Atlantic Sturgeon

Life History

Atlantic Sturgeon

Atlantic sturgeon being measured as part of a Cooperative Federal/State/Industry Atlantic Sturgeon Bycatch Reduction Survey. Photo © ASMFC. 

Atlantic sturgeon (Acipenser oxyrhynchus) are ancient fish dating back at least 70 million years, and can be found along the entire Atlantic coast from Florida to Labrador, Canada. They are anadromous, migrating from the ocean into coastal estuaries and rivers to spawn. Atlantic sturgeon may live up to 70 years old, with females reaching sexual maturity between the ages of seven to 30, and males between the ages of five to 24.

Typically sturgeon inhabiting the southern part of the species range mature faster and grow larger than those in the northern part of the range. Females reach sexual maturity between the ages of 7 and 30, and males between the ages of 5 and 24. The number of eggs that a female produces increases with age and size, which means that older and larger females are more valuable to the population because they produce more eggs (up to eight millions eggs per spawning event) than younger, smaller females (estimated 400,000 eggs per spawning event).

Most juveniles remain in their natal river from one to six years before migrating back out to the ocean. Little is known about the movements of Atlantic sturgeon when they are at sea. As juveniles, Atlantic sturgeon feed on flies, worms, shrimps, and small mollusks and crustaceans. As adults, they are opportunistic feeders and prey mainly on mollusks, snails, worms, shrimps and benthic fish. Very little is known about their natural predators.

Commercial & Recreational Fisheries

Since colonial times, Atlantic sturgeon have supported commercial fisheries of varying magnitude. In the late 1800s, they were second only to lobster among important fisheries, with landings estimated at seven million pounds per year just prior to the turn of the century. Overharvesting of sturgeon for flesh and eggs (known as caviar) continued through the 1990s until the Commission and federal government implemented a coastwide moratorium in late 1997 and early 1998. Because the population has been severely overfished, the Commission's Fishery Management Plan for Atlantic Sturgeon calls for a coastwide moratorium through at least 2038, in order to build up 20 year classes. Several facilities culture Atlantic sturgeon for research purposes.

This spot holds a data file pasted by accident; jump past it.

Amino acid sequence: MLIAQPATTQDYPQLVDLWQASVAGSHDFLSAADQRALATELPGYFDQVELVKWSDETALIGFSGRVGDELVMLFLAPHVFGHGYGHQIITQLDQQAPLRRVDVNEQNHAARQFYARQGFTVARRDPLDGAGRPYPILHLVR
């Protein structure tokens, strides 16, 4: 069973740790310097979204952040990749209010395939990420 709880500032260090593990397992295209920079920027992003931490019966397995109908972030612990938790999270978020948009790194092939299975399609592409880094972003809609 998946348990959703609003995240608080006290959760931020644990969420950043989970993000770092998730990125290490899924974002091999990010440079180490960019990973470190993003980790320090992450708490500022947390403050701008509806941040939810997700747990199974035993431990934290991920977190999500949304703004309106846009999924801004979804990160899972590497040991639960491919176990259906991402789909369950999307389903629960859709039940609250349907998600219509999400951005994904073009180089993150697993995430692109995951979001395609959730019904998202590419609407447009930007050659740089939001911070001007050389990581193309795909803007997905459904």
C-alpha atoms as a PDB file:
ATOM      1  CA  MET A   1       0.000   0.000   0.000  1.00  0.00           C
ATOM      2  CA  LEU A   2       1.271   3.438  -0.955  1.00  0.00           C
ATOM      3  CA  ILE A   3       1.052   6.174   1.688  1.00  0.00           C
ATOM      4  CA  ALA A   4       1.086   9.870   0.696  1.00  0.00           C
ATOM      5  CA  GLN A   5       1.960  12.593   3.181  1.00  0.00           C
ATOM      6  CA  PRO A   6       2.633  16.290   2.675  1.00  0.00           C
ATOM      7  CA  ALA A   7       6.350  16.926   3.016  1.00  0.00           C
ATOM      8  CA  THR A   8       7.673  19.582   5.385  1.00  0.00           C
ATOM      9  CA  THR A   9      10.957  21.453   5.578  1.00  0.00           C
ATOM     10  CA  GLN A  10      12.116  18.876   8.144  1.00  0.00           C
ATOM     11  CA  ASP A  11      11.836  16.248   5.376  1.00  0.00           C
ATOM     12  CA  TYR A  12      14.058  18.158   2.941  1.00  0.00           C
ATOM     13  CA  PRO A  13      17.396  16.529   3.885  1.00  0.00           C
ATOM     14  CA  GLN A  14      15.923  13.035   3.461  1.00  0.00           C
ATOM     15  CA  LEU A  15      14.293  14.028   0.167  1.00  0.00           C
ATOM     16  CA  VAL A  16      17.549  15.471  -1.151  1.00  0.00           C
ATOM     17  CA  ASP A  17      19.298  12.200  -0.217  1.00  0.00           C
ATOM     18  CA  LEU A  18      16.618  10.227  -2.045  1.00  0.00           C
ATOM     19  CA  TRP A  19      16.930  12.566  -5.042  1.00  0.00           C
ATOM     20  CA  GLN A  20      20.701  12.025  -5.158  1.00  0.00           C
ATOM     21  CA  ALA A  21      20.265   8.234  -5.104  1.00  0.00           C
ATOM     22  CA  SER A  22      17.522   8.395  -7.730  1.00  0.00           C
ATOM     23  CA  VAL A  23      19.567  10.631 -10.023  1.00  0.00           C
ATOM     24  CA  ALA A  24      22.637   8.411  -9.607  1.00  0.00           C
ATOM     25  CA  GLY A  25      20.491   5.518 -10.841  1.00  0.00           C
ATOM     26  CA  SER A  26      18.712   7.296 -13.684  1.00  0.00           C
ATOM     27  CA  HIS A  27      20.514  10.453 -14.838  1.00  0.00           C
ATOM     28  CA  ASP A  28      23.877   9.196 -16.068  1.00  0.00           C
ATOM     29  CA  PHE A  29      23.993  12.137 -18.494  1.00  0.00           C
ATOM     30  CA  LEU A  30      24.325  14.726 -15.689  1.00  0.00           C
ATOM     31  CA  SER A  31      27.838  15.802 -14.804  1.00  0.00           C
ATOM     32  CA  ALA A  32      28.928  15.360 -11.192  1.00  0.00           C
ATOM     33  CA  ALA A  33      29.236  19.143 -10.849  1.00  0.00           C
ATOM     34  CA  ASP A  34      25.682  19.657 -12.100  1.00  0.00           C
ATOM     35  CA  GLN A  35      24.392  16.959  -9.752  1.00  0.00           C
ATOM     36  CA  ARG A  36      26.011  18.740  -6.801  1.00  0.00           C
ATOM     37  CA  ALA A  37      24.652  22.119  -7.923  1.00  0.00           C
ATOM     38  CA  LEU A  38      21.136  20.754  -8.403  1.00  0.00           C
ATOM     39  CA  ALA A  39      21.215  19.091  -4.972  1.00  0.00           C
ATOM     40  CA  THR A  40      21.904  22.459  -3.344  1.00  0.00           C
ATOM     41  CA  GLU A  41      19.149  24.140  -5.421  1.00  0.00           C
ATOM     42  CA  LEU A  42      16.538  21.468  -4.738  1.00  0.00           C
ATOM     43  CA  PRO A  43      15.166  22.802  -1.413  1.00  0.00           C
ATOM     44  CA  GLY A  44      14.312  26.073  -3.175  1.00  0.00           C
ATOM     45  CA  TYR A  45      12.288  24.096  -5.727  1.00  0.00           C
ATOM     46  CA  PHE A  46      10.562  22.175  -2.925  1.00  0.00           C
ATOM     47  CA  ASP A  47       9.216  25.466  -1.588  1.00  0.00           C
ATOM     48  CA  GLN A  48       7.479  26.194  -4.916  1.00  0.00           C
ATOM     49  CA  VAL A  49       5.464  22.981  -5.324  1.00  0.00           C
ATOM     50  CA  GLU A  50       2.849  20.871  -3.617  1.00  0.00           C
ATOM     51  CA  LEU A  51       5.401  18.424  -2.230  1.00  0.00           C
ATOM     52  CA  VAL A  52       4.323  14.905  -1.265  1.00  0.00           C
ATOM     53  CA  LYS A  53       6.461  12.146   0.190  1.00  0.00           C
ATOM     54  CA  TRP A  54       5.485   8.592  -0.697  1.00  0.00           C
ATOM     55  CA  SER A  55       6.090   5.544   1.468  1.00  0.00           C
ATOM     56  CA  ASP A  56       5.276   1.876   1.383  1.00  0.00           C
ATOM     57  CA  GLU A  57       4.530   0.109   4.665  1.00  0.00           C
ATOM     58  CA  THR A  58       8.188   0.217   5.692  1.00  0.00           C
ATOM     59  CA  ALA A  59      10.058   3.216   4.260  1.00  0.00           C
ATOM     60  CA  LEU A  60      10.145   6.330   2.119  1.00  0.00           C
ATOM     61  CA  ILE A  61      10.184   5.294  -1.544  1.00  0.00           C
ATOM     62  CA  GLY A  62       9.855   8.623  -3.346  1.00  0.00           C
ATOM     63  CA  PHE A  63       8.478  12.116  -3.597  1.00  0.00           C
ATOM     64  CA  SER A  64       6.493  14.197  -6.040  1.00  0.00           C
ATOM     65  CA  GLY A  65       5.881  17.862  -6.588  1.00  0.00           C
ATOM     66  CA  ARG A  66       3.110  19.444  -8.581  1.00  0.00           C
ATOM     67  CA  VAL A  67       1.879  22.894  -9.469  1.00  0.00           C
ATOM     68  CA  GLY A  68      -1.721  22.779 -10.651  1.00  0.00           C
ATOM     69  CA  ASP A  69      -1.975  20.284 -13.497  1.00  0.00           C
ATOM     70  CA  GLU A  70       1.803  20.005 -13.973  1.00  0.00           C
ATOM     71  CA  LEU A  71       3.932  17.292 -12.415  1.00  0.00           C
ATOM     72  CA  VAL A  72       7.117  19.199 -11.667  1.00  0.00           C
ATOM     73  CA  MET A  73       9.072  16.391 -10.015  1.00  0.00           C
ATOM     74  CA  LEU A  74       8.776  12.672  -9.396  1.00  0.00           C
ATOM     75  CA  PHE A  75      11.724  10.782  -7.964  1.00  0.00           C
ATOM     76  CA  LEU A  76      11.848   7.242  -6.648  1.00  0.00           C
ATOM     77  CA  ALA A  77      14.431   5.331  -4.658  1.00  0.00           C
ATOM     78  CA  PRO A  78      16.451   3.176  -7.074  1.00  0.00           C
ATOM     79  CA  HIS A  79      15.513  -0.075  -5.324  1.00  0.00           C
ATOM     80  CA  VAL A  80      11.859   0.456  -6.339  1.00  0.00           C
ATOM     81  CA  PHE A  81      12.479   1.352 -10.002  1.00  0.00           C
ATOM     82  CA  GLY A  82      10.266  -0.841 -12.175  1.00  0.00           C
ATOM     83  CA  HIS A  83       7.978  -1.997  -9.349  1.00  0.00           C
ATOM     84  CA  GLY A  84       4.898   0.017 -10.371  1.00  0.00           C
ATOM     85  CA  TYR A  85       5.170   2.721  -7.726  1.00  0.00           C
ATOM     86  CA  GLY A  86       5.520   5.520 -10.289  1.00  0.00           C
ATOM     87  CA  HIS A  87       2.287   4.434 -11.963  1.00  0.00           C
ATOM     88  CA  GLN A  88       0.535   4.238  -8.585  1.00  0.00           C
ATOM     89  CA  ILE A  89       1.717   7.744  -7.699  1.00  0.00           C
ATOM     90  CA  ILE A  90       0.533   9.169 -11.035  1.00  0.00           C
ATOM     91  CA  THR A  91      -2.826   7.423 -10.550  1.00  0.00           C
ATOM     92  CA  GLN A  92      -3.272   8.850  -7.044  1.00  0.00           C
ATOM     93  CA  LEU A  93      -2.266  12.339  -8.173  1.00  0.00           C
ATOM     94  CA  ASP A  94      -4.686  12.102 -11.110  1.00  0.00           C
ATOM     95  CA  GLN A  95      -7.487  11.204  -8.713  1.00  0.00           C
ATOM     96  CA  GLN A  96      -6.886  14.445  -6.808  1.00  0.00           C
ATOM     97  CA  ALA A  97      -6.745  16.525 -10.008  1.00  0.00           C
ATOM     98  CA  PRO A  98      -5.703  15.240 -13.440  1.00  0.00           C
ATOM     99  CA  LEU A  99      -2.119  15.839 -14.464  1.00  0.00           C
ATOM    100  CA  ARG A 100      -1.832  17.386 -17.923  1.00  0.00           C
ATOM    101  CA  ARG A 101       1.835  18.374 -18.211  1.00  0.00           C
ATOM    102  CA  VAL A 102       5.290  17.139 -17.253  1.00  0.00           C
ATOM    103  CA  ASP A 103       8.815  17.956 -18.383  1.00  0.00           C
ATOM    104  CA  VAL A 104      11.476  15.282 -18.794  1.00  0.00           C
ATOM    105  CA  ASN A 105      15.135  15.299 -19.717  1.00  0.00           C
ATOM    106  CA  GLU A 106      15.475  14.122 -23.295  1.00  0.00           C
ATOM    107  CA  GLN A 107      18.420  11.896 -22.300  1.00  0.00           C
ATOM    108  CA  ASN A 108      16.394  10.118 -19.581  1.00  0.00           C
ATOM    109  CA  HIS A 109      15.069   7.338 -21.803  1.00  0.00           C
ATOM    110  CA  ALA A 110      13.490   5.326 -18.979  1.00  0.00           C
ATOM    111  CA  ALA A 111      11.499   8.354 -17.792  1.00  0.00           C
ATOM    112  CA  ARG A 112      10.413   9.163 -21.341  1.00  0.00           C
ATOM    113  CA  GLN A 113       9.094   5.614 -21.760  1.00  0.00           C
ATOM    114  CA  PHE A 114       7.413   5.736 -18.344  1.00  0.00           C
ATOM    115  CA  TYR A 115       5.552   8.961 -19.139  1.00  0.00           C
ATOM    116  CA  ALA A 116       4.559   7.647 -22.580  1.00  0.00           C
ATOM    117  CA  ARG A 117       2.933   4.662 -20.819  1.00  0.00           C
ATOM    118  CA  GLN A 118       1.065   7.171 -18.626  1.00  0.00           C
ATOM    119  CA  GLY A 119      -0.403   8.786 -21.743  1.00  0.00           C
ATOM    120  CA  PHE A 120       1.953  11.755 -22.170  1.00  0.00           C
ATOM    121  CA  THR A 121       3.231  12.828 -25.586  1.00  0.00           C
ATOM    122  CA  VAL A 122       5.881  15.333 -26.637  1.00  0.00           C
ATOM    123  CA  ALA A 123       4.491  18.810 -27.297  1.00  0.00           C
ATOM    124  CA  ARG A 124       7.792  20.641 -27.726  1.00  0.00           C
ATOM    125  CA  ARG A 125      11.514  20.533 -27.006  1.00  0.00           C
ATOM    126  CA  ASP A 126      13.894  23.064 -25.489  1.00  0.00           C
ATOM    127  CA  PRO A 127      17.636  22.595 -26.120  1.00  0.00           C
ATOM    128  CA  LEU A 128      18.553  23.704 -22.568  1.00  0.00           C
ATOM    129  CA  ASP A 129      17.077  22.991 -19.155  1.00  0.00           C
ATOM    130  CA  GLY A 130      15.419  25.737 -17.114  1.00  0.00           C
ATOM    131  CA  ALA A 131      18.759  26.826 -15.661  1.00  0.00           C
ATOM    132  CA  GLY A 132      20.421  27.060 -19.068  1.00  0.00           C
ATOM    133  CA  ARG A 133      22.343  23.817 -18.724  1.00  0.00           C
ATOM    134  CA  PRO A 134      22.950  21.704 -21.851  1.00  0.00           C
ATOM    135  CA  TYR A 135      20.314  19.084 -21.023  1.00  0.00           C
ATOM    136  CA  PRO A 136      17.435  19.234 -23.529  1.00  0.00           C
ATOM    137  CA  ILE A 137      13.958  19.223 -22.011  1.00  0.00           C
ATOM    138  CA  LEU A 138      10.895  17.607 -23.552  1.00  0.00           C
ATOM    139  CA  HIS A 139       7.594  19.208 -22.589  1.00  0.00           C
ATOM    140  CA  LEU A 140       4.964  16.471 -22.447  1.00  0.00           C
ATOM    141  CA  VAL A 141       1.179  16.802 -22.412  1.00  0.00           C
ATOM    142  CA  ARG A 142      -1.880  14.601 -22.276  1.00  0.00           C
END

Stock Status

Atlantic Sturgeon

In 2013, the Commission initiated the development of a coastwide benchmark stock assessment for Atlantic sturgeon to evaluate stock status, stock delineation, and bycatch; the findings of which should be available in early 2015. The assessment responds to the 2012 ESA listing of Atlantic sturgeon as threatened for the Gulf of Maine distinct population segment (DPS) and endangered for the remaining DPSs (New York Bight, Chesapeake Bay, Carolina, and South Atlantic).

Very little is known about the Atlantic sturgeon’s stock status. Reliable data are difficult to obtain because many river systems have few fish, and rivers with more fish are often not easily sampled. Several states have been conducting long-term monitoring of Atlantic sturgeon. Data from two of these efforts are provided in the accompanying graphs, which depict catch per unit effort (CPUE) for fishery-independent surveys conducted by North Carolina and New York. Both surveys have experienced significant fluctuations in recent years. However, in 2013, North Carolina’s CPUE was the second highest value in the past twenty years. Further, the spike of juveniles seen in New York’s survey are believed to be a direct result of the New York’s moratorium in 1997 and the concomitant increase of spawning fish in the Hudson River.

Atlantic Coastal Management

Atlantic sturgeon is managed through Amendment 1 to the Interstate Fishery Management Plan for Atlantic Sturgeon (July 1998) and its subsequent addenda (Addendum I - III). There is currently a moratorium on the species, as well as a prohibition on take, harvest, harassment and/or other actions that may cause the species harm.

Meeting Summaries & Reports